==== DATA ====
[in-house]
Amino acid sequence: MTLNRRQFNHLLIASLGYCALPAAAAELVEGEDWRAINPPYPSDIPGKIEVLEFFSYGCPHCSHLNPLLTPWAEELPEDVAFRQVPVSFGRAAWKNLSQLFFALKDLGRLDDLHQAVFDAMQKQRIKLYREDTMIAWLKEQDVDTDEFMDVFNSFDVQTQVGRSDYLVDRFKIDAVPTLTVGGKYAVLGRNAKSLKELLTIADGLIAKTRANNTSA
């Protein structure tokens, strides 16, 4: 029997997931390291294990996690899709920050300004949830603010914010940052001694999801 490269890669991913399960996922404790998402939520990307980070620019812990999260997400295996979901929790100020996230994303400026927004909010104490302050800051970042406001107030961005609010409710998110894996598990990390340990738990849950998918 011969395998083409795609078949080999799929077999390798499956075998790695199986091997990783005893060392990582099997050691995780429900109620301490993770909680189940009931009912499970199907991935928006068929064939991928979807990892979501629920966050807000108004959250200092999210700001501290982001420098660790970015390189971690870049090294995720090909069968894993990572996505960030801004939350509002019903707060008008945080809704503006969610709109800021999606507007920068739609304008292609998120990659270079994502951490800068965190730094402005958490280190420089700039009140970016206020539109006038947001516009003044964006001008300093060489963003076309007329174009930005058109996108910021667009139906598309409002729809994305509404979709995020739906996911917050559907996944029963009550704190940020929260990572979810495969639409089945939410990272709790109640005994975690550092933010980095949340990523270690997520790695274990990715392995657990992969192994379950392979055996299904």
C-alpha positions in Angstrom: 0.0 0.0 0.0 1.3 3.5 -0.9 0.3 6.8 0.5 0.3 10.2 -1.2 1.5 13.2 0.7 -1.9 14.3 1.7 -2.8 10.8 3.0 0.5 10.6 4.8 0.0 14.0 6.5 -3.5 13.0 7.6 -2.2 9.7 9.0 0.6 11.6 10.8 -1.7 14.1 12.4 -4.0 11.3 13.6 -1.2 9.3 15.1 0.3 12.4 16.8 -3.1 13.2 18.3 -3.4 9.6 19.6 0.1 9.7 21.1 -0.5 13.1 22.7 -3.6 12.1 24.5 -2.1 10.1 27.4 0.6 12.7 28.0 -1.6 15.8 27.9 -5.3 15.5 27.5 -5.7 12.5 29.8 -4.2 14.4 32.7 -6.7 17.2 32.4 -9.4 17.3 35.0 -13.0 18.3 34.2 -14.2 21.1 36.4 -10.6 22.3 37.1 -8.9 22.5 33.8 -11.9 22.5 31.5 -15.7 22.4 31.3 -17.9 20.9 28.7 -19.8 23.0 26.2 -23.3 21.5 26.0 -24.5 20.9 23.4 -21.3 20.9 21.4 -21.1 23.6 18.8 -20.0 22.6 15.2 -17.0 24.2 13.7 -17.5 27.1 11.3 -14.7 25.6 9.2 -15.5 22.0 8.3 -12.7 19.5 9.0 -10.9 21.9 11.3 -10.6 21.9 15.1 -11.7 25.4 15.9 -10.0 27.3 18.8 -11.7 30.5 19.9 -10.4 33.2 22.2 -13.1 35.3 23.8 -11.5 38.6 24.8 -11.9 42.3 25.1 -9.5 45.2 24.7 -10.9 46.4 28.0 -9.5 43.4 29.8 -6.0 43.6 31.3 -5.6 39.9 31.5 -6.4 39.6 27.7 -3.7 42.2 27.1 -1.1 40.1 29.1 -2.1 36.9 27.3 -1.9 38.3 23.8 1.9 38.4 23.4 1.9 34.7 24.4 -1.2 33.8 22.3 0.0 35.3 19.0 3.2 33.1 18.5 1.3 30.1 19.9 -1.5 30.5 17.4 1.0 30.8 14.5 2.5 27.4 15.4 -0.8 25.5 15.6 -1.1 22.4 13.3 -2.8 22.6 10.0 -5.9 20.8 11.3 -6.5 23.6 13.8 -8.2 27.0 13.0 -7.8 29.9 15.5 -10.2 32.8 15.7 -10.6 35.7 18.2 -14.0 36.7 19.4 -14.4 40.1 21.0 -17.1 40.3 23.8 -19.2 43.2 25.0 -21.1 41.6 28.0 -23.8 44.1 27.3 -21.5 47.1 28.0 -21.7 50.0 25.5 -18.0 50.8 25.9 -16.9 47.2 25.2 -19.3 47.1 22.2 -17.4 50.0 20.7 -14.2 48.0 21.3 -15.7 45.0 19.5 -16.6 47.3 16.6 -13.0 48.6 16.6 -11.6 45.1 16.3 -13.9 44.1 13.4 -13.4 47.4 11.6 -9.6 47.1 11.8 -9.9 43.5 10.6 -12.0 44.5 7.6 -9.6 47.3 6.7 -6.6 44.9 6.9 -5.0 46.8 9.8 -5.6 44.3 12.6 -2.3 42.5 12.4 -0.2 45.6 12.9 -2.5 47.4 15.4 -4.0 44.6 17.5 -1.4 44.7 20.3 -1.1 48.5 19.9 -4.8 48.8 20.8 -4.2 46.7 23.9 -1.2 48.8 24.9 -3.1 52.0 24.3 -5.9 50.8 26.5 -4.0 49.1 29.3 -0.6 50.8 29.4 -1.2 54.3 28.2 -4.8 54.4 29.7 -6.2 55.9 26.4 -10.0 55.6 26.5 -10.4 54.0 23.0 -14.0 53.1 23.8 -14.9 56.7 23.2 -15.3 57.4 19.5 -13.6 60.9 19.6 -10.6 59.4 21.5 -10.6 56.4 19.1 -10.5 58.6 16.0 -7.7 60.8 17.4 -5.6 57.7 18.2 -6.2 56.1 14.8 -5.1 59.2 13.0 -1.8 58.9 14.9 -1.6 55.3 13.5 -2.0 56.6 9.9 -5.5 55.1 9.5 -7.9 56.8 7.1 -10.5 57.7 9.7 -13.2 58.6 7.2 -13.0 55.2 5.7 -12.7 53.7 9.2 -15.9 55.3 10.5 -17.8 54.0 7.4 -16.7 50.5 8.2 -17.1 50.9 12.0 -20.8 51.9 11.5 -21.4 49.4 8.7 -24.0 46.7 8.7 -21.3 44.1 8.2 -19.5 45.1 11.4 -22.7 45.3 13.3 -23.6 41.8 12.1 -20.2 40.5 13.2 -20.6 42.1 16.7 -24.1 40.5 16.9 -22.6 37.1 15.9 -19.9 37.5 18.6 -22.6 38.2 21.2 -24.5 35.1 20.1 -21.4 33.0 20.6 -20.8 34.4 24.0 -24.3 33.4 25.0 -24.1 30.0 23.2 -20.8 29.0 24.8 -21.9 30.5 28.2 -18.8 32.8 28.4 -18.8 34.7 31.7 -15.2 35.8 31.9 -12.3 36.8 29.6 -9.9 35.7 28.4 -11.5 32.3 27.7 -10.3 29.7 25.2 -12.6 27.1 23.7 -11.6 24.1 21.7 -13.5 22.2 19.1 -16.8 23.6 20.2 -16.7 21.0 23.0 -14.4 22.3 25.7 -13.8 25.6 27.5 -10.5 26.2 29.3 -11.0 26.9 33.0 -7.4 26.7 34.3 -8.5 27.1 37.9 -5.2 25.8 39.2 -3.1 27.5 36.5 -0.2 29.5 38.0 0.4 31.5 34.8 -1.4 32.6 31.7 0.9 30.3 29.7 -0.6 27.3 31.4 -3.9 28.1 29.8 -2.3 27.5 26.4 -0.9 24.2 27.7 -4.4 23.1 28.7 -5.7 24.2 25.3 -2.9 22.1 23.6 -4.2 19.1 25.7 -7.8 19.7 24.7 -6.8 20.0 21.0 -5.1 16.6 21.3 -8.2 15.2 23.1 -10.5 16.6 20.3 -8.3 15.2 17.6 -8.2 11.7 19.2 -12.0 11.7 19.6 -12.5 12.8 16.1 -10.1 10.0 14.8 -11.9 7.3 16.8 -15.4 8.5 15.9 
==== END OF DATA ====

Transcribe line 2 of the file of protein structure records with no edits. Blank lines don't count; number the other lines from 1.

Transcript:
Amino acid sequence: MTLNRRQFNHLLIASLGYCALPAAAAELVEGEDWRAINPPYPSDIPGKIEVLEFFSYGCPHCSHLNPLLTPWAEELPEDVAFRQVPVSFGRAAWKNLSQLFFALKDLGRLDDLHQAVFDAMQKQRIKLYREDTMIAWLKEQDVDTDEFMDVFNSFDVQTQVGRSDYLVDRFKIDAVPTLTVGGKYAVLGRNAKSLKELLTIADGLIAKTRANNTSA